(11.16) |

The force constant () is specified in kcal/mol and the phase angle () in degrees. The multiplicity () is an integer.

Option 4 in the list on page * is the most versatile, and allows the user to define a completely new force field. This option is selected by setting FORCE_FIELD = READ, which tells Q-Chem to read force field parameters from a text file whose name is specified in the *$force_field_params* section as follows:

Here,$force_field_params Filename <path/filename> $end

$force_field_params Filename /Users/me/parameters/MyForceField.prm $end

Within the force field file, the user should first declare various rules that the force field will use, including how van der Waals interactions will be treated, scaling of certain interactions, and the type of improper torsion potential. The rules are declared in the file as follows:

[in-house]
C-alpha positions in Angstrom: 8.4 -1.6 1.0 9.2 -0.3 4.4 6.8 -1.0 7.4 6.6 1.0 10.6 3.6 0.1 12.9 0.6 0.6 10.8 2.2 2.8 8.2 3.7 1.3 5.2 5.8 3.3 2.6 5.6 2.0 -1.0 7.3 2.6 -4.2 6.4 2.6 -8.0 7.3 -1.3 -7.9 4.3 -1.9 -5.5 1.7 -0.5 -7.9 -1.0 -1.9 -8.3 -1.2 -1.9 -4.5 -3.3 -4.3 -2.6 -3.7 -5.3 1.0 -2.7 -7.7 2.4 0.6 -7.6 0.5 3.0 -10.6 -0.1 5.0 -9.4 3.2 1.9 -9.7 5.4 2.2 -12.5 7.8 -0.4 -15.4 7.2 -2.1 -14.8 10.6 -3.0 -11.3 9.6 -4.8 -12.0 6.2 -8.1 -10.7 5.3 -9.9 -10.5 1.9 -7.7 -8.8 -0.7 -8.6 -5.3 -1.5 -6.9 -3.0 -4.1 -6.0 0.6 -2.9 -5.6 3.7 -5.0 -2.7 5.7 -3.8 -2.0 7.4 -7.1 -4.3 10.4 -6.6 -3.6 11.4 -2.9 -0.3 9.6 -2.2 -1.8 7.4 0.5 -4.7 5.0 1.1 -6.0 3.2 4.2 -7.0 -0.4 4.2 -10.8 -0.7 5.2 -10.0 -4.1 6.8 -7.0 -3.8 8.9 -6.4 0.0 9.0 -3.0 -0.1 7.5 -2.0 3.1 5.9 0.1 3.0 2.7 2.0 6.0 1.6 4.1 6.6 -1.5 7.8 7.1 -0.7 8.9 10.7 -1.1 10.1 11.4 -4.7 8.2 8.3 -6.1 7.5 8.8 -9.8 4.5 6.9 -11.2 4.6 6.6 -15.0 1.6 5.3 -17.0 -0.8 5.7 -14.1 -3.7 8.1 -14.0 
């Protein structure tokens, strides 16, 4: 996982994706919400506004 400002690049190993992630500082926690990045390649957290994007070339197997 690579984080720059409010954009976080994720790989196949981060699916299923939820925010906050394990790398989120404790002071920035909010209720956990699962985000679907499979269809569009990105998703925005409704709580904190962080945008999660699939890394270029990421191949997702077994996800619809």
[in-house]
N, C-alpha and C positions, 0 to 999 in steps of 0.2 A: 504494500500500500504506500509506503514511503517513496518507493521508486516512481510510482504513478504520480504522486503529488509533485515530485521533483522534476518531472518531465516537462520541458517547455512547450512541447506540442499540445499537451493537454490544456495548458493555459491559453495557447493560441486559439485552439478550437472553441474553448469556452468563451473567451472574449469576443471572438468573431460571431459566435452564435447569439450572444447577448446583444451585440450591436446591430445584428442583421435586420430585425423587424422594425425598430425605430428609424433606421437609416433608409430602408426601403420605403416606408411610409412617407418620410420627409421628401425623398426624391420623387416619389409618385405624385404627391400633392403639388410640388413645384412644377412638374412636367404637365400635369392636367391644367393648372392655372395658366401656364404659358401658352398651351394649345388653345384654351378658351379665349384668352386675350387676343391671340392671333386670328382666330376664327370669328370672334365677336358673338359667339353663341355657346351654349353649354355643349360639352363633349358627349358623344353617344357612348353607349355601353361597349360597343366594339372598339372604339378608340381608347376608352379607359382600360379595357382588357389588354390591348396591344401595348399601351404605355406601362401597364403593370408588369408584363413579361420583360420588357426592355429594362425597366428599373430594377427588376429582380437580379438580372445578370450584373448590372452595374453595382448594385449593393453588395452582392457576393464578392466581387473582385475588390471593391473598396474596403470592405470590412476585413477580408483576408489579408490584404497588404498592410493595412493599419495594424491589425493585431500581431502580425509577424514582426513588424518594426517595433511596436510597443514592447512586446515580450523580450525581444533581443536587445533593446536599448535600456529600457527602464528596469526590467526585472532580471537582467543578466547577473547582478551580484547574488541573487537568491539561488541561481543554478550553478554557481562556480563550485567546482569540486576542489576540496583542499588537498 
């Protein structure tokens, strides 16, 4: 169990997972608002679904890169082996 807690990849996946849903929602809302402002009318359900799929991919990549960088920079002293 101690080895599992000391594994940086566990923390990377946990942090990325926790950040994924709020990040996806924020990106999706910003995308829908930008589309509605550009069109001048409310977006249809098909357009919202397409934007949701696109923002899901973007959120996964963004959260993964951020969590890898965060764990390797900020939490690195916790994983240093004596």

RadiusRule <option> EpsilonRule <option> RadiusSize <option> ImptorType <option> vdw-14-scale <x> chg-14-scale <x> torsion-scale <x>

Currently, only a Lennard-Jones potential is available for van der Waals interactions. `RadiusRule` and `EpsilonRule` control how to average and , respectively, between atoms A and B in their Lennard-Jones potential. The options available for both of these rules are `Arithmetic` [*e.g.*, ] or `Geometric` [*e.g.*, ]. `RadiusSize` has options `Radius` or `Diameter`, which specify whether the parameter is the van der Waals radius or diameter in the Lennard-Jones potential.